In order to decide whether you're a good candidate for LASIK, your eye doctor will examine your eyes to
determine their health, what kind of vision correction you need, and how much laser ablation is required.
Just as in a regular eye exam, he will use instruments such as: an auto keratorefractor (to determine your
prescription and accurately assess your astigmatism); a Slit Lamp (to look into the back of the eye under
high magnification); and a tonometer (to determine intraocular pressure — if it's high, this may be an early
sign of glaucoma).
Your doctor will also look for signs of dry eye disease, if excessively dry they may need to be treated before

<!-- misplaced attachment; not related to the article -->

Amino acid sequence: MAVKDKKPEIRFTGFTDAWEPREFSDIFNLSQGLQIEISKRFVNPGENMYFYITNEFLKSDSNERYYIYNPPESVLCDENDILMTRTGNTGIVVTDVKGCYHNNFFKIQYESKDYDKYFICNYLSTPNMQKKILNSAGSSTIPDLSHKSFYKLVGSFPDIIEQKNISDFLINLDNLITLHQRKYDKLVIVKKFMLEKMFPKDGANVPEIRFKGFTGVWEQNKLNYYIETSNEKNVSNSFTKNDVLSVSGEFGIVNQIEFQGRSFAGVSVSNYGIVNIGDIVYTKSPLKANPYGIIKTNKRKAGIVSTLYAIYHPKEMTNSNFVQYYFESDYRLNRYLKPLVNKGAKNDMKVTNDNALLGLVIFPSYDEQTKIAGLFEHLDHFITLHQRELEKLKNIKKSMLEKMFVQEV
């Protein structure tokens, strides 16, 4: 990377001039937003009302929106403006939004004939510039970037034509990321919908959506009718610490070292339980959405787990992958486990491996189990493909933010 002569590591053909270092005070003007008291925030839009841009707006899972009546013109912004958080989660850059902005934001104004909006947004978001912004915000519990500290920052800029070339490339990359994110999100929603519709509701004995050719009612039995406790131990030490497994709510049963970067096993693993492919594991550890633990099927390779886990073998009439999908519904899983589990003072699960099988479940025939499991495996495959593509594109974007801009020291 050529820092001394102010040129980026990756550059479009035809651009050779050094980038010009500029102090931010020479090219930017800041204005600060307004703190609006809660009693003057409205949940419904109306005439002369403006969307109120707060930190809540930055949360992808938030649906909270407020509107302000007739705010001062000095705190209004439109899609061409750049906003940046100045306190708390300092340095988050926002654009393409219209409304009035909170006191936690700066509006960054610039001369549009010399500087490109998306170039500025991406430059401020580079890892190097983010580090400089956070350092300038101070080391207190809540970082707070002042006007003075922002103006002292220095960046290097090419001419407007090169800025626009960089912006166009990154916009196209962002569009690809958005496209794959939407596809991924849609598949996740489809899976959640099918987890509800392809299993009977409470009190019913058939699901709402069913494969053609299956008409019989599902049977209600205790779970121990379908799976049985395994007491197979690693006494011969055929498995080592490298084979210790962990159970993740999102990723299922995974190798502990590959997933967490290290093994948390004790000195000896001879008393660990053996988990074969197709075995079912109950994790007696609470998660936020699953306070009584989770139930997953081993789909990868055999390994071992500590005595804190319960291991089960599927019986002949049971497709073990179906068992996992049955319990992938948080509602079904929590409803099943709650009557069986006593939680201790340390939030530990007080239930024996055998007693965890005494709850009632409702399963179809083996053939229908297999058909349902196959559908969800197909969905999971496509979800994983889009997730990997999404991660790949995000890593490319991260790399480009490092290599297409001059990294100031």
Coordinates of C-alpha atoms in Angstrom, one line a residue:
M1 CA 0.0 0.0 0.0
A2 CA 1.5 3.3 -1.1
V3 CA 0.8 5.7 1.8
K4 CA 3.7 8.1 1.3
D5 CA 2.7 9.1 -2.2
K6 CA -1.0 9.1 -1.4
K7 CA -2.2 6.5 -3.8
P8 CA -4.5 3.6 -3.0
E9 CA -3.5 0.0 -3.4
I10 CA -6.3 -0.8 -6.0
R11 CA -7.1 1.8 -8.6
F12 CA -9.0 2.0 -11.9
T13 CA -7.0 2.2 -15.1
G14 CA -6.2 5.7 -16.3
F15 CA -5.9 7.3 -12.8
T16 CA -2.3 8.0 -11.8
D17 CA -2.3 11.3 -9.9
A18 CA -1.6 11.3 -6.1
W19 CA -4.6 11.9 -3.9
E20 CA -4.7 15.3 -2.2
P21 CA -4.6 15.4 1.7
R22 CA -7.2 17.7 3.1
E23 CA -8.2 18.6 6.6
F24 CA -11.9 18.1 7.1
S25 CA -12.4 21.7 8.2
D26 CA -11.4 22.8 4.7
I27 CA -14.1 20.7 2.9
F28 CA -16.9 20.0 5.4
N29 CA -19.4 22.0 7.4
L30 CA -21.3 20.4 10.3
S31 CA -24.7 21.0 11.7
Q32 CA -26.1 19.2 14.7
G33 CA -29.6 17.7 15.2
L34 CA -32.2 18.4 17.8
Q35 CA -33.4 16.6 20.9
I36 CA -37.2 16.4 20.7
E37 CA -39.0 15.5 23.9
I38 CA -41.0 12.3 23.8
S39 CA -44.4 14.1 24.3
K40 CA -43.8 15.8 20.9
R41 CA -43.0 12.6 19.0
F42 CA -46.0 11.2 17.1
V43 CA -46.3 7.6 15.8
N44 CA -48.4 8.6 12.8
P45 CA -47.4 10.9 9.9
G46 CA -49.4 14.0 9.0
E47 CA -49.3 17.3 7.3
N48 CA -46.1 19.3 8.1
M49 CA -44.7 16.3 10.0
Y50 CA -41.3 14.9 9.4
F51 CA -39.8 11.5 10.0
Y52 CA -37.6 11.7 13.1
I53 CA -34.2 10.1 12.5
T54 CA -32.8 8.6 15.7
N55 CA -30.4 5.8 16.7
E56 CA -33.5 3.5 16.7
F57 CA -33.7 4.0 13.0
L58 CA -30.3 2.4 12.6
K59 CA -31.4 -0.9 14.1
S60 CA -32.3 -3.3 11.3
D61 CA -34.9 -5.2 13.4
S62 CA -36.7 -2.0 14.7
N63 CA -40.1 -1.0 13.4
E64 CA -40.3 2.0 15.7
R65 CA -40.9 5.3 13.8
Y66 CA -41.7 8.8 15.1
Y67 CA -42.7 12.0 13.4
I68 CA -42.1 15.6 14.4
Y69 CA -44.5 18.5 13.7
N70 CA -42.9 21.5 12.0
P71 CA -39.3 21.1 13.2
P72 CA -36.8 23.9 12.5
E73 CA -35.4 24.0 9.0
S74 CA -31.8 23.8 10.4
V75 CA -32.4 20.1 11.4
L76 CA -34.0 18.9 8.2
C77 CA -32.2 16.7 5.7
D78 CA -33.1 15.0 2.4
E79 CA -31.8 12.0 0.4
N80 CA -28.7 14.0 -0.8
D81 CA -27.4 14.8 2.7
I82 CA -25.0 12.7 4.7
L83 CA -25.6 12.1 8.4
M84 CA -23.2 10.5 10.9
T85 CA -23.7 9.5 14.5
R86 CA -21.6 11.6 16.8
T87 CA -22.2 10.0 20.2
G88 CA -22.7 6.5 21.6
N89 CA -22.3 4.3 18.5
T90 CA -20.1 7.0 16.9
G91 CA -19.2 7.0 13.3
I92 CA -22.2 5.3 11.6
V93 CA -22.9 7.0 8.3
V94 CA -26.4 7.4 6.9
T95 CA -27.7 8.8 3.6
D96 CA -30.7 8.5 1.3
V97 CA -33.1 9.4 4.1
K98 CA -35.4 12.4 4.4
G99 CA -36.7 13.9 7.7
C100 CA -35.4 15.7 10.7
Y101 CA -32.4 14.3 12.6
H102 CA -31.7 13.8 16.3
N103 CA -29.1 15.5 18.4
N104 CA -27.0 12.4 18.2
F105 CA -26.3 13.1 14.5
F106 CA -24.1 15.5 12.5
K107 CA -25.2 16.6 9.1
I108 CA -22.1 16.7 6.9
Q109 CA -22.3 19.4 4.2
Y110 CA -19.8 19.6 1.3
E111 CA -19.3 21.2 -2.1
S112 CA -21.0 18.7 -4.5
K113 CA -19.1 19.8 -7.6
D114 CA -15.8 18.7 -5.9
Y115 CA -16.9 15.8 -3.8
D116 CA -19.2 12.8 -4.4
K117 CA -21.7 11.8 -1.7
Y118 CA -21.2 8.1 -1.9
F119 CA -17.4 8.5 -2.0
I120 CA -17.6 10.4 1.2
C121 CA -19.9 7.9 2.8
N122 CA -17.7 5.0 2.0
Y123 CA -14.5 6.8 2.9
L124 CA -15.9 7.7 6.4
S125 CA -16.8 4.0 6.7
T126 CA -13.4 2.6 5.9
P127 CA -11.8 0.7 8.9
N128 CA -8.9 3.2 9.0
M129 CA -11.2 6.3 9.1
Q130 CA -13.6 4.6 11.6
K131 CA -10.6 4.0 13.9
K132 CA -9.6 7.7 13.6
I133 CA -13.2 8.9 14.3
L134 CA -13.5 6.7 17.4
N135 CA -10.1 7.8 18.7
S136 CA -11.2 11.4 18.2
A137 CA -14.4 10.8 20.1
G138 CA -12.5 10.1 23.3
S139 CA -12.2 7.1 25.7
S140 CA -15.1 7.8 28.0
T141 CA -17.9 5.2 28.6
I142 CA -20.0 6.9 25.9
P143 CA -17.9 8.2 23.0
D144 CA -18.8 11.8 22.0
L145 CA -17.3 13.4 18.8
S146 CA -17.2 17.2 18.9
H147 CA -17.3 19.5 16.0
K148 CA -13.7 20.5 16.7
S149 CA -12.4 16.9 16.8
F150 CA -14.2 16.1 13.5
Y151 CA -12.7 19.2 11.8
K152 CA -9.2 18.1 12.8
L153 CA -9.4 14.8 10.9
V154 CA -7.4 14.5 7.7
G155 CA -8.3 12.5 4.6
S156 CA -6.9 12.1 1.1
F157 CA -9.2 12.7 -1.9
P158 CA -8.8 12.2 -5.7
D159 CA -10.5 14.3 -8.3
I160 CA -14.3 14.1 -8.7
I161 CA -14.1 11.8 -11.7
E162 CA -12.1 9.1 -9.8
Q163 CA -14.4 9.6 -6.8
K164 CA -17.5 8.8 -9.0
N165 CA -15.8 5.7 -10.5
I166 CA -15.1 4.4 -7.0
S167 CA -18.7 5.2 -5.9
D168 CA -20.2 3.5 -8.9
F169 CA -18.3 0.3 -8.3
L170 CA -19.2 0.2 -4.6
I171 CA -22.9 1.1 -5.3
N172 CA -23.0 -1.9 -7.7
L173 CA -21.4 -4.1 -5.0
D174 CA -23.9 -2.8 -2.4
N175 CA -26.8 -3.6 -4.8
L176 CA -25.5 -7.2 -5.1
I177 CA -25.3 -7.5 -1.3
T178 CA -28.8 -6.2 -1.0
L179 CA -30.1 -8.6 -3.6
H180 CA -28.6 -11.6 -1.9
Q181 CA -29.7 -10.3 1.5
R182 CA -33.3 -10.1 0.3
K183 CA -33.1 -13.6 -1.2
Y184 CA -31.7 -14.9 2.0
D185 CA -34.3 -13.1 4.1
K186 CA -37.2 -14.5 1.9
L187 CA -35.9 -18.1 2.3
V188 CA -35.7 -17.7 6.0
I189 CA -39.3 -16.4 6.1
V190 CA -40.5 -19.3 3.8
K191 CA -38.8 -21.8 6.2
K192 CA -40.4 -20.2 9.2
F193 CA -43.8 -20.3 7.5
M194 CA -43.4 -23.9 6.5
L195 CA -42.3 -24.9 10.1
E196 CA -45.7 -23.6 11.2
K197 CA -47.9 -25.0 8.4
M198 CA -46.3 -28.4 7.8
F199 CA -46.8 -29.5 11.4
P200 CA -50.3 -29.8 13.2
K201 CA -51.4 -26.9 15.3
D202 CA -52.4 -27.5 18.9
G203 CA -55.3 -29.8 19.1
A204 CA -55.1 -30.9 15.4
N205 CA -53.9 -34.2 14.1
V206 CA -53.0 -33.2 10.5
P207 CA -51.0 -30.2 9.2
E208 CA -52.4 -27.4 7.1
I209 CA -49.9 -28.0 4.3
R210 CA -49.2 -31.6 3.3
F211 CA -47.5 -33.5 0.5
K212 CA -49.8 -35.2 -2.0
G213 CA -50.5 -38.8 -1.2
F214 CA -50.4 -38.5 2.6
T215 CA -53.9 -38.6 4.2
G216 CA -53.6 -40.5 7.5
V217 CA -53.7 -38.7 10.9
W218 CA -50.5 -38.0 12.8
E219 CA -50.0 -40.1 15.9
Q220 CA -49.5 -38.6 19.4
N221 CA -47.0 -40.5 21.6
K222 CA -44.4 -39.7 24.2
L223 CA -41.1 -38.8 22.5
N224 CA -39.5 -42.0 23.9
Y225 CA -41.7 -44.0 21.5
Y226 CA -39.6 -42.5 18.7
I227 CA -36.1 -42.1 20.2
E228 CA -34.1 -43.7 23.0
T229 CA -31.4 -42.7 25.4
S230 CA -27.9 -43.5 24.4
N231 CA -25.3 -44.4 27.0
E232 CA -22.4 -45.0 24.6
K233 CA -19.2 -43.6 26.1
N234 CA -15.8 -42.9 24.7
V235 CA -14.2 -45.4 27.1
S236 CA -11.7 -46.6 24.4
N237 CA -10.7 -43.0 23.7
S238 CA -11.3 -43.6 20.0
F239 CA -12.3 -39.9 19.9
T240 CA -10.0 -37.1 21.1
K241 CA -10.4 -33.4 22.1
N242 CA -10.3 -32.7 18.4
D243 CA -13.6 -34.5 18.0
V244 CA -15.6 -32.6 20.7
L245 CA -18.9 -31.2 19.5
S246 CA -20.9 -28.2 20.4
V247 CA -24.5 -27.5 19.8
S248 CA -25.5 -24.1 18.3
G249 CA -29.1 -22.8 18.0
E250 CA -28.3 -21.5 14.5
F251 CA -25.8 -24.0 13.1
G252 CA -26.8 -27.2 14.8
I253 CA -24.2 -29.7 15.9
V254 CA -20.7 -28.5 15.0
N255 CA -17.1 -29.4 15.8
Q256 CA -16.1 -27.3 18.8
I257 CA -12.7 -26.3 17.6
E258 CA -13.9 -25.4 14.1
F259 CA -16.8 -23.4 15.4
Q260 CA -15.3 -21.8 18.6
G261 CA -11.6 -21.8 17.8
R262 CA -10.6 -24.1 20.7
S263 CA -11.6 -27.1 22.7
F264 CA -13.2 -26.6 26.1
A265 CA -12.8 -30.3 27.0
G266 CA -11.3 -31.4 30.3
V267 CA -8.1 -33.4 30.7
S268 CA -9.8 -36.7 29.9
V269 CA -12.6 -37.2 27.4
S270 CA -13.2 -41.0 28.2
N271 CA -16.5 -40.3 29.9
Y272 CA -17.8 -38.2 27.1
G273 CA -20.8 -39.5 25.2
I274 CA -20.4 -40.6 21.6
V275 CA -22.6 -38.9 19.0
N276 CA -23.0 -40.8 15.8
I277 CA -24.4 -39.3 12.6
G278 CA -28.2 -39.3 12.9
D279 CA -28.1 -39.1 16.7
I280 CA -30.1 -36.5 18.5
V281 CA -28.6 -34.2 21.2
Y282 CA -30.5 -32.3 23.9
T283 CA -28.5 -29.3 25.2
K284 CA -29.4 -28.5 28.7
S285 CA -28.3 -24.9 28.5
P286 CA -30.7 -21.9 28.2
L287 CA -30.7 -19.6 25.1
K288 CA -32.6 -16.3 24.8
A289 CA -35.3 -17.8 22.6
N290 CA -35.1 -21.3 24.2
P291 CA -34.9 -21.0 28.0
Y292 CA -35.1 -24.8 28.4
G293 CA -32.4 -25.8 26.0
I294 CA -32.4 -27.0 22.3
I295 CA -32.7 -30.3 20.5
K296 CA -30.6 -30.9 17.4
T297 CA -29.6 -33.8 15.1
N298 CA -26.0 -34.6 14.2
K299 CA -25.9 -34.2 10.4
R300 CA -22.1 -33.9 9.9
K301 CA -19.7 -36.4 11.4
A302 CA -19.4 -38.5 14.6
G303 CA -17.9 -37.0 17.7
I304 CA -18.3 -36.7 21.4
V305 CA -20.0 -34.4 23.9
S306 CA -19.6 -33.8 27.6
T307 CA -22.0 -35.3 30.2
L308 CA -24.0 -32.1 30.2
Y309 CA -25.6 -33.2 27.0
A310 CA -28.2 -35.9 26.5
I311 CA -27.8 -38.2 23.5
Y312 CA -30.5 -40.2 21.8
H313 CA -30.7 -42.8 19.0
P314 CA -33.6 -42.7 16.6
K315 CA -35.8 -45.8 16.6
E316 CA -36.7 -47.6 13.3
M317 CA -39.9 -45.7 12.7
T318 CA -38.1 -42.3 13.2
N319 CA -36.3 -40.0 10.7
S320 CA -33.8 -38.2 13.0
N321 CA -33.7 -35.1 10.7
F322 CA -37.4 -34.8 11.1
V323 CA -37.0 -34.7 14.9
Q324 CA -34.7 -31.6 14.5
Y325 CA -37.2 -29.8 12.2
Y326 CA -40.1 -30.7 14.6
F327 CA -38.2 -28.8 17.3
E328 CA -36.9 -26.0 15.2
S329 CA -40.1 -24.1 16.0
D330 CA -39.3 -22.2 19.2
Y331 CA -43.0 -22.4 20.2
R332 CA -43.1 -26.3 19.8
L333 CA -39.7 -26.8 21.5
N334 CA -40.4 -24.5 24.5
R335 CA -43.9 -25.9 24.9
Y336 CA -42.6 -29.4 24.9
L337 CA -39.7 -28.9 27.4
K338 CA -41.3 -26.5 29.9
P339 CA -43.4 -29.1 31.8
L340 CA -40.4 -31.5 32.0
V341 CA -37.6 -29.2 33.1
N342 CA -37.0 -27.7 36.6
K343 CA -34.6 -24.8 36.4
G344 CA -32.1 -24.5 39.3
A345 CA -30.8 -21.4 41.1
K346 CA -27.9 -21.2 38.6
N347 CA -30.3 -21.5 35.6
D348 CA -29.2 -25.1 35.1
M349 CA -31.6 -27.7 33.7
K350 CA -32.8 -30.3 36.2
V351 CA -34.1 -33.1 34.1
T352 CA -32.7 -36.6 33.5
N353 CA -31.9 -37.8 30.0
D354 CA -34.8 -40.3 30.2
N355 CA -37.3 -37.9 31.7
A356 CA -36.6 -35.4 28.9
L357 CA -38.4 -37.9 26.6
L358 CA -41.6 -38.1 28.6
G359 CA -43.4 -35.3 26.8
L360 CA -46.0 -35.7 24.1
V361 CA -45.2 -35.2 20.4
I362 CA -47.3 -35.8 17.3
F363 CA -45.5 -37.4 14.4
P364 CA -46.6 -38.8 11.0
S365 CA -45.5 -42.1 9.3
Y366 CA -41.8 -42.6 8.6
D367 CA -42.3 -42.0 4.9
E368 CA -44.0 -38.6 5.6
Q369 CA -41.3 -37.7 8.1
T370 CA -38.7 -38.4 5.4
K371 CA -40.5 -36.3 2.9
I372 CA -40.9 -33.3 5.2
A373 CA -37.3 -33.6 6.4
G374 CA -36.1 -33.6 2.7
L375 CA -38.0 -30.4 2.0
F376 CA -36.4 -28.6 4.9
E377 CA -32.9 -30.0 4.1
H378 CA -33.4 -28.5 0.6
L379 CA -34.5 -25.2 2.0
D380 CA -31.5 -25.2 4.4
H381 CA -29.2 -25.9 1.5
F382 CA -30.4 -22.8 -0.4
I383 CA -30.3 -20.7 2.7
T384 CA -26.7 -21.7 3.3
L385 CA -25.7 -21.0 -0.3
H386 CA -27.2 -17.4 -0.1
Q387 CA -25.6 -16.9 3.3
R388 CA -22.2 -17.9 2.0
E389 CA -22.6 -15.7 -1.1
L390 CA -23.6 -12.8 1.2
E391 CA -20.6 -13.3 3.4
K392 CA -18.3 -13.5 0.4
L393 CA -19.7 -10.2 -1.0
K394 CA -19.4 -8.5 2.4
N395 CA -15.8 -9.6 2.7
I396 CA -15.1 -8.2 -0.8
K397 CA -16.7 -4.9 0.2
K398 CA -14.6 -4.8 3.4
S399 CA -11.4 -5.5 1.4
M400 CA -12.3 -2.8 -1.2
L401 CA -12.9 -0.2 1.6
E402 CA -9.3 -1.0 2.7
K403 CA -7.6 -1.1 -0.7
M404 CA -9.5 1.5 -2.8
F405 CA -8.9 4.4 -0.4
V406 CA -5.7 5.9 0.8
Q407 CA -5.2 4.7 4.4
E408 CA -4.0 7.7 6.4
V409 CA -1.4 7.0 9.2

LASIK can be performed.
A corneal topographer is the next step. This device photographs your eye and creates a kind of “map” of
your cornea. No one has a perfectly rounded cornea, and the topographer will display the corneal
irregularities and the steepness or flatness that the surgeon must correct.
Your corneal thickness will be evaluated as will the quality of your cells on the inner surface of the cornea
using a “Specular Microscope”. It tells how safe is it for you and how much correction can be done safely.
Your doctor will also use a new “Wavefront” device, termed the “abberometer” which send waves
through the eye to provide an even more precise map of the aberrations that are affecting your vision.
Finally, the doctor will question you about any health problems you have or medications you take. Some
health conditions will disqualify you altogether for LASIK, but others may just postpone the procedure until
a later date.